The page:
Applying these fundamental rights to migrant workers and members of their families, the Convention provides for their right to leave and enter the State of origin (Art. I). The inhumane living and working conditions and physical (and sexual) abuse that many migrant workers must endure are covered by the reaffirmation of their "right to life" (Art. 9) and prohibition against cruel, inhuman or degrading treatment of punishment (Art. 10) as well as slavery or servitude and forced or compulsory labour (Art. 11). Migrant workers are also entitled to basic freedoms like the freedom of thought, conscience and religion (Art. 12), and the right to hold and express opinions (Art. 13). Their property should not be confiscated arbitrarily (Art. 15).
The Convention then goes on to explain in detail the need to ensure due process for migrant workers and members of their families (Art. 16 - 20). Investigations, arrests and detentions are to be carried out in accordance with established procedures. Their right to equality with nationals of the State before the courts and tribunals must be respected. They must be provided with necessary legal assistance, interpreters and information in a language understood by them. When imposing a sentence, humanitarian considerations regarding the person's migrant status should be taken into account. The arbitrary expulsion of migrant workers is prohibited (Art. 22).
Right to privacy
A migrant worker is entitled to his or her honour and reputation and also to privacy, which extends to one's home, family and all communications (Art. 14).
Equality with nationals
Migrant workers are to be treated as equal to the nationals of the host country in respect of remuneration and conditions of work [overtime, hours of work, weekly rest, holidays with pay, safety, health, termination of work contract, minimum age, restrictions on home work, etc. (Art. 25)]. Equality with nationals extends also to social security benefits (Art. 27) and emergency medical care (Art. 28).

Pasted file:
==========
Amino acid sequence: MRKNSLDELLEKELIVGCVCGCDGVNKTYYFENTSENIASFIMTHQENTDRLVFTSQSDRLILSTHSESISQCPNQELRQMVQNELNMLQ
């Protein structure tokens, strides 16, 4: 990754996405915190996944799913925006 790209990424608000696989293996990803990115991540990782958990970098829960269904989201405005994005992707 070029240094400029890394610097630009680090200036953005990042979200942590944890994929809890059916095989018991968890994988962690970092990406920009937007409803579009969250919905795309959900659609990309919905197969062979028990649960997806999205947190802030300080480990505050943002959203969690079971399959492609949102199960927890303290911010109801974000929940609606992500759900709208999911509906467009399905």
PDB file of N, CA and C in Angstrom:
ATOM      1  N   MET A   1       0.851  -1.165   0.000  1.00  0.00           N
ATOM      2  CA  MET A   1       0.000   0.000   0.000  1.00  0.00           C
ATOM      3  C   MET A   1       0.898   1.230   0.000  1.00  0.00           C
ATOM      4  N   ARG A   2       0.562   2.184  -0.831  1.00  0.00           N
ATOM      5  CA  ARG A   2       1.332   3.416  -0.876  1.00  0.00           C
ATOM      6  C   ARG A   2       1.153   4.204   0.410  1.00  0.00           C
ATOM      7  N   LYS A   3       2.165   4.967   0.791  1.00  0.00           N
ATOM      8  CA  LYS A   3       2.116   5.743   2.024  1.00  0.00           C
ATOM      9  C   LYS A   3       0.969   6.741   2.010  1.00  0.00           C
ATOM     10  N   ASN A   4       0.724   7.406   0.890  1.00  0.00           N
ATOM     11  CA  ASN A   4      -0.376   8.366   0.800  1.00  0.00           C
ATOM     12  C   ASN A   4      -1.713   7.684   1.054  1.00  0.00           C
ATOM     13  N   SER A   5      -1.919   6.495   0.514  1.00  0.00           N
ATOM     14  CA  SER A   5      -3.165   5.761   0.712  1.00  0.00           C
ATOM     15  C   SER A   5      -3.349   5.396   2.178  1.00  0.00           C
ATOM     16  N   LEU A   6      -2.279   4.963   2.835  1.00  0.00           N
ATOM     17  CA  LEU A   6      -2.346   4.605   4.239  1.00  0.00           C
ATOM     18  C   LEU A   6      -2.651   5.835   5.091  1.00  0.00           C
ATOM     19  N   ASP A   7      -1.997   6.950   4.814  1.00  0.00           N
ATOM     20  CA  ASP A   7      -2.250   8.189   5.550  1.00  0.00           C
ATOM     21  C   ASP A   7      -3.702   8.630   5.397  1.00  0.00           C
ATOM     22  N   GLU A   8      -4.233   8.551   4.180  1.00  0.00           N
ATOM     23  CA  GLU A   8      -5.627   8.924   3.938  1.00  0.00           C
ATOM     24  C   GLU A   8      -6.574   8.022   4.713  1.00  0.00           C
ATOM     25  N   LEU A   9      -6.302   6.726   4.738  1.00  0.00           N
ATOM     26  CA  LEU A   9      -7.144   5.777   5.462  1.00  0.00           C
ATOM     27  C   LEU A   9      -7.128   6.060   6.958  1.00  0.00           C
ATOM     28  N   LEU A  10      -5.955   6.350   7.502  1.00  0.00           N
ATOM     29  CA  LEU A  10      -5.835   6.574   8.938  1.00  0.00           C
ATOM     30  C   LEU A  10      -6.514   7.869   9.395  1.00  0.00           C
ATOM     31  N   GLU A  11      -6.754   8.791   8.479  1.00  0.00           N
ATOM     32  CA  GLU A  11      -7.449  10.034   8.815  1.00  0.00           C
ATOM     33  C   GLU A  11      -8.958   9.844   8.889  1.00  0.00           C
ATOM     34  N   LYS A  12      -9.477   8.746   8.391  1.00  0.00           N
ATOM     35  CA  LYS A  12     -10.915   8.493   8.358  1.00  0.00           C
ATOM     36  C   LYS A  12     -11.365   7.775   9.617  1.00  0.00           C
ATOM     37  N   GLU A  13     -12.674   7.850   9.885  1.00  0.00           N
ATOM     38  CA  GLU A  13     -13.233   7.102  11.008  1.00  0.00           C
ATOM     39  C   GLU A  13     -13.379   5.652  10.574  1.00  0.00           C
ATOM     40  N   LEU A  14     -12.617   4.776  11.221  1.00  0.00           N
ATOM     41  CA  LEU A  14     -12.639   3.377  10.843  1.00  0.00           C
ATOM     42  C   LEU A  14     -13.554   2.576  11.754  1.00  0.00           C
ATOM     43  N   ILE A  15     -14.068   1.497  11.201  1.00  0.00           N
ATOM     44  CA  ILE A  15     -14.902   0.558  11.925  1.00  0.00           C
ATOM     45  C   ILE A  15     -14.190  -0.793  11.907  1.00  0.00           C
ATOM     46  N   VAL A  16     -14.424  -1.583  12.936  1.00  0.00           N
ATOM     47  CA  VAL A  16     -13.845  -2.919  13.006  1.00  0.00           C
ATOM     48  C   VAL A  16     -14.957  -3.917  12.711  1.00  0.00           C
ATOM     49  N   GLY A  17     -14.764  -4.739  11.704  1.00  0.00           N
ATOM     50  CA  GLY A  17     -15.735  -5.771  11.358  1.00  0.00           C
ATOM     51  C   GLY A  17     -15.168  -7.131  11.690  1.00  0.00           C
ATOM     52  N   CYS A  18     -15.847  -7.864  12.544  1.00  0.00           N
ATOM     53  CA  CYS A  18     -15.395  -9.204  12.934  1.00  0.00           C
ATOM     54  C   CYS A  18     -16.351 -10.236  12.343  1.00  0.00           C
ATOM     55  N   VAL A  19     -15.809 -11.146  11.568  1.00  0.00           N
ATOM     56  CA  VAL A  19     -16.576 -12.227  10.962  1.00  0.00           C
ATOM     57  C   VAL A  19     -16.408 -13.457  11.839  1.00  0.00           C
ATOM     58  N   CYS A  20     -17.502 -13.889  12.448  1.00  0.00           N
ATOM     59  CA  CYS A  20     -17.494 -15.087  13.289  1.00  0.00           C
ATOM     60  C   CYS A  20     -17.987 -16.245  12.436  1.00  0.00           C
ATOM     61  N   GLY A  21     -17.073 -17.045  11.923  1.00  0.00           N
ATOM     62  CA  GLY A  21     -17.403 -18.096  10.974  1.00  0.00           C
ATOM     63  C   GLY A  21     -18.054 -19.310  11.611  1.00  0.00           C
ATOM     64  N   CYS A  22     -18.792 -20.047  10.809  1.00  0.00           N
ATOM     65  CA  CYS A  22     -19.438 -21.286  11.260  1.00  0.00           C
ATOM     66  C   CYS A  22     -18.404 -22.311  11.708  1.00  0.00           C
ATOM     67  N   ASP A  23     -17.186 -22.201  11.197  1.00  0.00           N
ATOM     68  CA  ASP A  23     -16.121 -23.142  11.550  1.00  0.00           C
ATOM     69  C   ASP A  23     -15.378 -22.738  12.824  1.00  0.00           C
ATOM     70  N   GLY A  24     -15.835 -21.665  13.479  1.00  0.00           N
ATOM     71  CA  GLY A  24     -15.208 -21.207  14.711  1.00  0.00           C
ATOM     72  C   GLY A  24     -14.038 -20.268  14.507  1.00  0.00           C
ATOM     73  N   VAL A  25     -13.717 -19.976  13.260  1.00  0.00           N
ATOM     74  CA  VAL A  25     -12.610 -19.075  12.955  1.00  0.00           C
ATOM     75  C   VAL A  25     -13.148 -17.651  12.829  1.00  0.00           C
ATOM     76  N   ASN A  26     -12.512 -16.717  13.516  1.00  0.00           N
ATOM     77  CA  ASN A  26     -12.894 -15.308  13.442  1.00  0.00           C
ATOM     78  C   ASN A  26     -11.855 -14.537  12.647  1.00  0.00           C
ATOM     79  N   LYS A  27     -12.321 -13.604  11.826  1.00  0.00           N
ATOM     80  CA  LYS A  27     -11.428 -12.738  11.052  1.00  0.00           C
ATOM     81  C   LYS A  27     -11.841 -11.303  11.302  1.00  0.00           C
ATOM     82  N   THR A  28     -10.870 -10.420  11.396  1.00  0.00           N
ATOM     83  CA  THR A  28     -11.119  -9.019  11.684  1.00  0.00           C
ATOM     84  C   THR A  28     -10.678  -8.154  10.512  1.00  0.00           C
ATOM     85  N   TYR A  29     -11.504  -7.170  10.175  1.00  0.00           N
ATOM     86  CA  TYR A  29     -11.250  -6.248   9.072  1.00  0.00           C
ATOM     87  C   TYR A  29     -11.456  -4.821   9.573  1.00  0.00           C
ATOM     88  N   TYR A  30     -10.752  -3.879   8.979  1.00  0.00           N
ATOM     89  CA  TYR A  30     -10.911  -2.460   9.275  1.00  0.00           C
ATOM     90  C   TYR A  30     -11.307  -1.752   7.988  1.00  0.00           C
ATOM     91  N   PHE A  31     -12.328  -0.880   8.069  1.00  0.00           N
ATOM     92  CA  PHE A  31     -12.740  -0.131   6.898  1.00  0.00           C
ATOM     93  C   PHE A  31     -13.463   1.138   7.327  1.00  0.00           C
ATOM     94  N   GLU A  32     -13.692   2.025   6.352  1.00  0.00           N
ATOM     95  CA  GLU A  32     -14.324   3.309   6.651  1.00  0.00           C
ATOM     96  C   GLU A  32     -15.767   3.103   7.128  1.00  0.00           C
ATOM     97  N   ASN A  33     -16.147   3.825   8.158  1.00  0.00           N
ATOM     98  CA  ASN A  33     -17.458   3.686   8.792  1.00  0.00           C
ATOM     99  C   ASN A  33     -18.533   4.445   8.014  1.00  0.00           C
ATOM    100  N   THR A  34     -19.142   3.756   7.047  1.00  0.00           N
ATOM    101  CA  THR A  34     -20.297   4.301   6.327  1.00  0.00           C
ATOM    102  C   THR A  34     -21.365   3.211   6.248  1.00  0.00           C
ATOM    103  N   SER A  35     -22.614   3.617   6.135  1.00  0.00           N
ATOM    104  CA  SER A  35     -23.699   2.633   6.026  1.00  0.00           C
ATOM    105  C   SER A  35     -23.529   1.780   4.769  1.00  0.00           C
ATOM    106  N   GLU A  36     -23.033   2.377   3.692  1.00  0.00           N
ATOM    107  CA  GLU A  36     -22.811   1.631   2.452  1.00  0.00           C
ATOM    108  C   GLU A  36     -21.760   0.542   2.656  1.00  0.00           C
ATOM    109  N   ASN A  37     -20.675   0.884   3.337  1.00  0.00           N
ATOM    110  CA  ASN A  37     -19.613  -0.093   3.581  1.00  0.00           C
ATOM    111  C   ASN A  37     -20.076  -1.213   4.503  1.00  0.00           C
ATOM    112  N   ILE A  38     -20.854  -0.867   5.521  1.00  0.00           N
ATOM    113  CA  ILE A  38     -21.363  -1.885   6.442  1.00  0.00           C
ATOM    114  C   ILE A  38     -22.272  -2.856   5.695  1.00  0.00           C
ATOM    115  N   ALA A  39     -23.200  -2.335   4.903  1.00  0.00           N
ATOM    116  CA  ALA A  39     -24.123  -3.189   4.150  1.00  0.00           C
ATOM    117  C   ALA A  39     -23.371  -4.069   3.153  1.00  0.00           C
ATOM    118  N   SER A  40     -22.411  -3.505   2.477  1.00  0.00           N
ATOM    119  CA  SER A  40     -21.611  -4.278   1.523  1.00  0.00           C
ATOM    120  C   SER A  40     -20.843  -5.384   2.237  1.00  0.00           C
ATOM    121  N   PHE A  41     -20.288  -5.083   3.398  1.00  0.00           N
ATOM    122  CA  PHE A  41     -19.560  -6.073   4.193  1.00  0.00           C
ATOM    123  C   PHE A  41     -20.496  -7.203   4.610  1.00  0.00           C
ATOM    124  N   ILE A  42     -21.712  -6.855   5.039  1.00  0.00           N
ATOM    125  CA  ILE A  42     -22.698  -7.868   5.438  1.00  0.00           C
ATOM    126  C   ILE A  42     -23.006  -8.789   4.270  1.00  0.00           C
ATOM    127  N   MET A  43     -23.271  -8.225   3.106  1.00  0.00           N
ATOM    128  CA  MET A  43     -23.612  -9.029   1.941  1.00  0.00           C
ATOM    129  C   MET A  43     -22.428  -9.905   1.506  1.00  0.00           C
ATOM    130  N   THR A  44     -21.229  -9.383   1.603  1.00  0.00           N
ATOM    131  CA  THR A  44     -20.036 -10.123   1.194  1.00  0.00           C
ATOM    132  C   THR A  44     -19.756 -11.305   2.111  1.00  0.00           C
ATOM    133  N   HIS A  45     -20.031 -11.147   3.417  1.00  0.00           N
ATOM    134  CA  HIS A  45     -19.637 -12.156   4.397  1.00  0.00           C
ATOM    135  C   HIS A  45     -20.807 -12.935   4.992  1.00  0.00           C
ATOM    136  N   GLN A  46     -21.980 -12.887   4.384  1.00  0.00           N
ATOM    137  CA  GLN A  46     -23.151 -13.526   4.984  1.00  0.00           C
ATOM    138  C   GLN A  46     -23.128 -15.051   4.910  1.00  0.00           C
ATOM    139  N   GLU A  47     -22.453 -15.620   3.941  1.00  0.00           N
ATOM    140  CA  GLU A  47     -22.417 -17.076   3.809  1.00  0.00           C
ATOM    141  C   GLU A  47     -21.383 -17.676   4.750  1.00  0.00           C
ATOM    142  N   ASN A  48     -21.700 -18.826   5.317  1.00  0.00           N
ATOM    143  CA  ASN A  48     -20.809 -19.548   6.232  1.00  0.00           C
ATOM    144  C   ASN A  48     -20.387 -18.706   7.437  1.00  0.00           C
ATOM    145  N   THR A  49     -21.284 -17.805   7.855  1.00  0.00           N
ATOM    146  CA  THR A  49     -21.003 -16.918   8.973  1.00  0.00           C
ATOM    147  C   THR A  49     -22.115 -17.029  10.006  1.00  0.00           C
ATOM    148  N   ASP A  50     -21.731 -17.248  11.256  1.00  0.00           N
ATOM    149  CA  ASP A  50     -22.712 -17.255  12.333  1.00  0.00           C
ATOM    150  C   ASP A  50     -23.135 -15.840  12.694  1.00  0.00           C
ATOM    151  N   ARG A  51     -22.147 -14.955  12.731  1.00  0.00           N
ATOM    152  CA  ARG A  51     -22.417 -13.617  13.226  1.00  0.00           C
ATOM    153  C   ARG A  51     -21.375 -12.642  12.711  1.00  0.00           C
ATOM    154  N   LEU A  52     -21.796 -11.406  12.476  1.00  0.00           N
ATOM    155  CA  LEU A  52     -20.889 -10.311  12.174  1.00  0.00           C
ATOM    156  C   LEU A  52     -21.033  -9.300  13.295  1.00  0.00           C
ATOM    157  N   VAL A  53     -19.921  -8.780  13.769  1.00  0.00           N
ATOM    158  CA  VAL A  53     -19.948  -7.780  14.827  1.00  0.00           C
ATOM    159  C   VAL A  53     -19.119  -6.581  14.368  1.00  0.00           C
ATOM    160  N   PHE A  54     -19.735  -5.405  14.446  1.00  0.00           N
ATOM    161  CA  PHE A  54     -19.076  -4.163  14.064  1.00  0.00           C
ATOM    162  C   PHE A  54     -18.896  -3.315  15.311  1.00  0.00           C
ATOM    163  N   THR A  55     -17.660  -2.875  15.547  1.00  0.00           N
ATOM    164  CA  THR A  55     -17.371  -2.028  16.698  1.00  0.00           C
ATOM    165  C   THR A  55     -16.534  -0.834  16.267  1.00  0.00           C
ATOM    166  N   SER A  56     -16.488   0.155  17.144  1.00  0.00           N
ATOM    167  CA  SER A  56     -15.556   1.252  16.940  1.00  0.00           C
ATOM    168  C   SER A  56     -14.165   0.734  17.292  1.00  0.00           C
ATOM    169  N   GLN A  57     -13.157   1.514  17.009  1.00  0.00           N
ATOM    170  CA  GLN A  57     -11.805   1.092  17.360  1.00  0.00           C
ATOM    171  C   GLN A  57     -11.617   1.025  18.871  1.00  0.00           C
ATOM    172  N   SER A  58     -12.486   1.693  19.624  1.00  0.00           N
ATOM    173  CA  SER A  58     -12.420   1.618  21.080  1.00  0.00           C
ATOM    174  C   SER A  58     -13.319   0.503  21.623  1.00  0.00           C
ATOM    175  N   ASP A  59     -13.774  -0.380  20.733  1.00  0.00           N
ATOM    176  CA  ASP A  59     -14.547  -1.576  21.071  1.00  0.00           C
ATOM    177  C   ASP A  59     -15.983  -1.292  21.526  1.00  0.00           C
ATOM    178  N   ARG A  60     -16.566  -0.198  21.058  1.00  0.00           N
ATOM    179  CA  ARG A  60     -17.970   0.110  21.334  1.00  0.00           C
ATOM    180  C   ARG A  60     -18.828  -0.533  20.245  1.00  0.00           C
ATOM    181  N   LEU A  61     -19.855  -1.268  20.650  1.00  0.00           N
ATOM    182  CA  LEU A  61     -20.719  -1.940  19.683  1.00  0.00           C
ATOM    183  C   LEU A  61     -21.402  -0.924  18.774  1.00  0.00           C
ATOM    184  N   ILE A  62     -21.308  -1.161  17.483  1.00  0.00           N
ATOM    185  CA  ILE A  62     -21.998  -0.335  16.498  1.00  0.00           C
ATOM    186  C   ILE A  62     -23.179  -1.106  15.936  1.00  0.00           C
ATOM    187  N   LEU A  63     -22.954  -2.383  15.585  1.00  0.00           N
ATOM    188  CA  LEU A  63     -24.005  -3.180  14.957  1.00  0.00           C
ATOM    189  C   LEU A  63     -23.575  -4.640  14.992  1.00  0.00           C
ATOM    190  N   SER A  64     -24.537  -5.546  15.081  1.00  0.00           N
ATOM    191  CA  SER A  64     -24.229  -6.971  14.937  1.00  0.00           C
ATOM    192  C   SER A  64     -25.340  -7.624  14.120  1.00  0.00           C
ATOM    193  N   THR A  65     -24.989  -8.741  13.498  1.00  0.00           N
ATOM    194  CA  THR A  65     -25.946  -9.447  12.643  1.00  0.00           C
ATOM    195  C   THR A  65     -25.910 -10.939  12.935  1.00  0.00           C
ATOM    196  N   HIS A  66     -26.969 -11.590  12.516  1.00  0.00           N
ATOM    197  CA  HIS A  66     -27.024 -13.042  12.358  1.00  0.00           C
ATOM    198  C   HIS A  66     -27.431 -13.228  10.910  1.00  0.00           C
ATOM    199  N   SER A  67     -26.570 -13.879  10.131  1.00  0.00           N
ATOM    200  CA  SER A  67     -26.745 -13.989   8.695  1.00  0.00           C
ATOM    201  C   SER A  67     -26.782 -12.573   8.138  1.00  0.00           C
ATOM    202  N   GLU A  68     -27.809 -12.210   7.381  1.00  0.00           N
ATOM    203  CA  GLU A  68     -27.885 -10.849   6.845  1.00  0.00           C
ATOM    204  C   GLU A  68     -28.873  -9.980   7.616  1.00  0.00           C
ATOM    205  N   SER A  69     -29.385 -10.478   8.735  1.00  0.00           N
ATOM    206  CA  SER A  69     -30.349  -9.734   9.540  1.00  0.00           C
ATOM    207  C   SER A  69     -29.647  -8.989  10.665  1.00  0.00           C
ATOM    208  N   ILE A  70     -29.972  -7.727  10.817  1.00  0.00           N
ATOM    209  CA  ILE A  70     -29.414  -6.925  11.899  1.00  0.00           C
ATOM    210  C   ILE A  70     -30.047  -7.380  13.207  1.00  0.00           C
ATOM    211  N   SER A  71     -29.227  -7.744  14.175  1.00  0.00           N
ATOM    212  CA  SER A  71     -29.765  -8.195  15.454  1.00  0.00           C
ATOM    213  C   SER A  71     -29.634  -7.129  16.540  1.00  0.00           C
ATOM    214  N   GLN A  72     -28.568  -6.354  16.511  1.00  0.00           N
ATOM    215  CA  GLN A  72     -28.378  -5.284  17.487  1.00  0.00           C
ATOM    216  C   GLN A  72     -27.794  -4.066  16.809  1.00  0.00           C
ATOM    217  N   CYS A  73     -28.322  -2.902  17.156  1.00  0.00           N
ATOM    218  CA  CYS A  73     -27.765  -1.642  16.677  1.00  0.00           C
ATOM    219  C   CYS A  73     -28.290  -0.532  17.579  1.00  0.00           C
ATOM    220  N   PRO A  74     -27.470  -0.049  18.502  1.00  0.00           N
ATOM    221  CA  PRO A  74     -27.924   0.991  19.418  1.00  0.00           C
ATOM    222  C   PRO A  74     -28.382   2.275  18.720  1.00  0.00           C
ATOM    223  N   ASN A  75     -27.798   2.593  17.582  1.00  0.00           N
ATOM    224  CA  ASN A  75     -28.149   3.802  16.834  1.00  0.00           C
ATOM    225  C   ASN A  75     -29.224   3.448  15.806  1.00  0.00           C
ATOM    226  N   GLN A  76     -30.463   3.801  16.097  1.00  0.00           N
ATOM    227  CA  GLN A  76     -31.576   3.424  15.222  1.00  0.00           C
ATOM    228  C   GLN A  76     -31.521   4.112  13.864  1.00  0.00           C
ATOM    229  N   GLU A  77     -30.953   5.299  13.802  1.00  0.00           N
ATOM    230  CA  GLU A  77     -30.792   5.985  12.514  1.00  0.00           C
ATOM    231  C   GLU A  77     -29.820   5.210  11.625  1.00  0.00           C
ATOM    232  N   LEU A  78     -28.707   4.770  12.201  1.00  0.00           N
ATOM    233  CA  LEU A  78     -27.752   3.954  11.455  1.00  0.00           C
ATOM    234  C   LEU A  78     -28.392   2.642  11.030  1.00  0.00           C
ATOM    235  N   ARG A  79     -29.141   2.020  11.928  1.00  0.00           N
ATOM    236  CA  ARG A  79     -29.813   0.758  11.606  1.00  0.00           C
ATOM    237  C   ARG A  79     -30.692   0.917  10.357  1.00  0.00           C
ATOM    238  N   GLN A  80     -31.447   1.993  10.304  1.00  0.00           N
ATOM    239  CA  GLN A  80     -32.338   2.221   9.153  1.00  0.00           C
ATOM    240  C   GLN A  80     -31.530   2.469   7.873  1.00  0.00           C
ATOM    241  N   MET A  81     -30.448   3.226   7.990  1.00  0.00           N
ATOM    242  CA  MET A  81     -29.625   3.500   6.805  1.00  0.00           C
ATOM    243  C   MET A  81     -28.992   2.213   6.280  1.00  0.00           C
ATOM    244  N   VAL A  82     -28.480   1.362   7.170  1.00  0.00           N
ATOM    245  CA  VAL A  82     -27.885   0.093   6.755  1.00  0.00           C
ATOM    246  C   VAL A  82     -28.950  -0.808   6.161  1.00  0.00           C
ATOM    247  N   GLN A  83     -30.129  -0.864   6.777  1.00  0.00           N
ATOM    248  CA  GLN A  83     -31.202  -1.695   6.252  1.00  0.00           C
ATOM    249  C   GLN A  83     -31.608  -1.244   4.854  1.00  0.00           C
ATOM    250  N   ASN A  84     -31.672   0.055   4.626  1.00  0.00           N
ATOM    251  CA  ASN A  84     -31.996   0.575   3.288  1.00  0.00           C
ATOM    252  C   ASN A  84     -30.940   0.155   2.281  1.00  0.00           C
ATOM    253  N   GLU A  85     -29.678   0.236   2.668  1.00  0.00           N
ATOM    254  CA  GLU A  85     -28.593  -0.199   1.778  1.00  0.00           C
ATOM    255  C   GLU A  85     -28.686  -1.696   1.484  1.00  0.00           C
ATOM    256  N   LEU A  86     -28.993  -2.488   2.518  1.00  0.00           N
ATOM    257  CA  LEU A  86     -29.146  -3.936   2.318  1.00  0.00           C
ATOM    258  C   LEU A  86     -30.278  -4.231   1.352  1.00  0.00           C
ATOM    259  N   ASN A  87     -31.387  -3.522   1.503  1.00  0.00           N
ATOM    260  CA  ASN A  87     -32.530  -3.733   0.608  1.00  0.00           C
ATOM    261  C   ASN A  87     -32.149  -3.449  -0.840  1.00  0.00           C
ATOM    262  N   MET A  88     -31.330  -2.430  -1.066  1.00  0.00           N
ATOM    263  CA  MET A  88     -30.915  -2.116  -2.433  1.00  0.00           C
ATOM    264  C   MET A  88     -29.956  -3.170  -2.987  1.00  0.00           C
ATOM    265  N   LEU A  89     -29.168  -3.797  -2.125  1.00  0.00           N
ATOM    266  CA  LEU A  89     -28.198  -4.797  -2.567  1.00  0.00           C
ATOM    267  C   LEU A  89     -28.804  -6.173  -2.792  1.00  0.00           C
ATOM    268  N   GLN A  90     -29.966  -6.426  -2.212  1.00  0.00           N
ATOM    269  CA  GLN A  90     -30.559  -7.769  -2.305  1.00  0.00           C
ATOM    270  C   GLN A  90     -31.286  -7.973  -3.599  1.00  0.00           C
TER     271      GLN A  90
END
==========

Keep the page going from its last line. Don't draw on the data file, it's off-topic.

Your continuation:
Transfer of earnings
On completion of their term of employment, migrant workers have the right to transfer their earnings and savings as well as their personal effects and belongings (Art. 32).
Right to information
They have the right to be informed by the States concerned about their rights arising from the present Convention as well as the conditions of their admission, and their rights and obligations in those States. Such information should be made available to migrant workers free of charge and in a language understood by them (Art. 33).
2. Other rights of migrant workers and members of their families
Providing additional rights for migrant workers and members of their families in a regular situation, the Convention seeks to discourage illegal labour migration, as human problems are worse in the case of irregular migration.
Right to be temporarily absent
Migrant workers should be allowed to be temporarily absent, for reasons of family needs and obligations, without effect on their authorization to stay or work.
Freedom of movement
They should have the right to move freely in the territory of the State of employment and they should also be free to choose where they wish to reside (Art. 39).
Equality with nationals
for access to educational, vocational and social services In addition to the areas mentioned in Article 25, migrant workers and members of their families shall enjoy equality with nationals of the State of employment in the following areas: access to education, vocational guidance and placement services, vocational training, retraining, housing including social housing schemes, protection against exploitation in respect of rents, social and health services, co-operatives and self-managed enterprises, access to and participation in cultural life (Art. 43). Members of the families of migrant workers also shall enjoy equality with national of States of employment in having access to these services (Art. 45). Migrant workers shall enjoy equality of treatment in respect of protection against dismissal, unemployment benefits, access to public work schemes intended to combat unemployment and access to alternative employment in the event of loss of work or termination of other remunerated activity (Art. 54).
Employment contract violations
When work contracts are violated by the employer, the migrant worker should have the right to address his or her case to the competent authorities in the State of employment (Art. 54 (d)). They shall have the right to equal treatment with nationals and be entitled to a fair and public hearing by a competent, independent and impartial tribunal established by law (Art. 18.1).
Rights of undocumented ('illegal') workers